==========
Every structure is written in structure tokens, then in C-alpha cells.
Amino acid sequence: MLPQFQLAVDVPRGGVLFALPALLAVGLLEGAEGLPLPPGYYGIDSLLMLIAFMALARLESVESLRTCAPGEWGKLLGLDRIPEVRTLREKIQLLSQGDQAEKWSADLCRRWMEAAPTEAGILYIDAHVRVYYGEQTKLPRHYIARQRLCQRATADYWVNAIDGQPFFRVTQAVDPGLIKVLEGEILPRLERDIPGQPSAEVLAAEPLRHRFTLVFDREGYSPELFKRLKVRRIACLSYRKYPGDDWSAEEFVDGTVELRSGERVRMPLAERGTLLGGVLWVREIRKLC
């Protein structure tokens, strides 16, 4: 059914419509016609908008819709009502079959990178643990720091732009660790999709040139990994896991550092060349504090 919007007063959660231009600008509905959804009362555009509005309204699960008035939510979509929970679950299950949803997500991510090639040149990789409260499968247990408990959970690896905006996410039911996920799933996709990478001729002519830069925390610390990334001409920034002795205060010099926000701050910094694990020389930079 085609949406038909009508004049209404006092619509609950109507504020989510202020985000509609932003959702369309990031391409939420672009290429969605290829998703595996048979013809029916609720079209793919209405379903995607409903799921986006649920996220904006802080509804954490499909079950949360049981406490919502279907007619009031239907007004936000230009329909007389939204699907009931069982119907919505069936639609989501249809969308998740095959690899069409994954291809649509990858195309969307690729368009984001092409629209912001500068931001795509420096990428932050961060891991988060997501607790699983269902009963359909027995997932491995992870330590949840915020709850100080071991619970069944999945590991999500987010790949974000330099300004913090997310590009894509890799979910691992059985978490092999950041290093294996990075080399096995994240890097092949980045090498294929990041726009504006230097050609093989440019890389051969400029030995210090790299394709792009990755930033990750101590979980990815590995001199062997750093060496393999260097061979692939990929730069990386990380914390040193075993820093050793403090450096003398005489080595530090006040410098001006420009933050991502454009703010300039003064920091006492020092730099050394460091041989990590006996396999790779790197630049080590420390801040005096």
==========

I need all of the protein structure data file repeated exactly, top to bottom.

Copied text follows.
Every structure is written in structure tokens, then in C-alpha cells.
Amino acid sequence: MLPQFQLAVDVPRGGVLFALPALLAVGLLEGAEGLPLPPGYYGIDSLLMLIAFMALARLESVESLRTCAPGEWGKLLGLDRIPEVRTLREKIQLLSQGDQAEKWSADLCRRWMEAAPTEAGILYIDAHVRVYYGEQTKLPRHYIARQRLCQRATADYWVNAIDGQPFFRVTQAVDPGLIKVLEGEILPRLERDIPGQPSAEVLAAEPLRHRFTLVFDREGYSPELFKRLKVRRIACLSYRKYPGDDWSAEEFVDGTVELRSGERVRMPLAERGTLLGGVLWVREIRKLC
């Protein structure tokens, strides 16, 4: 059914419509016609908008819709009502079959990178643990720091732009660790999709040139990994896991550092060349504090 919007007063959660231009600008509905959804009362555009509005309204699960008035939510979509929970679950299950949803997500991510090639040149990789409260499968247990408990959970690896905006996410039911996920799933996709990478001729002519830069925390610390990334001409920034002795205060010099926000701050910094694990020389930079 085609949406038909009508004049209404006092619509609950109507504020989510202020985000509609932003959702369309990031391409939420672009290429969605290829998703595996048979013809029916609720079209793919209405379903995607409903799921986006649920996220904006802080509804954490499909079950949360049981406490919502279907007619009031239907007004936000230009329909007389939204699907009931069982119907919505069936639609989501249809969308998740095959690899069409994954291809649509990858195309969307690729368009984001092409629209912001500068931001795509420096990428932050961060891991988060997501607790699983269902009963359909027995997932491995992870330590949840915020709850100080071991619970069944999945590991999500987010790949974000330099300004913090997310590009894509890799979910691992059985978490092999950041290093294996990075080399096995994240890097092949980045090498294929990041726009504006230097050609093989440019890389051969400029030995210090790299394709792009990755930033990750101590979980990815590995001199062997750093060496393999260097061979692939990929730069990386990380914390040193075993820093050793403090450096003398005489080595530090006040410098001006420009933050991502454009703010300039003064920091006492020092730099050394460091041989990590006996396999790779790197630049080590420390801040005096």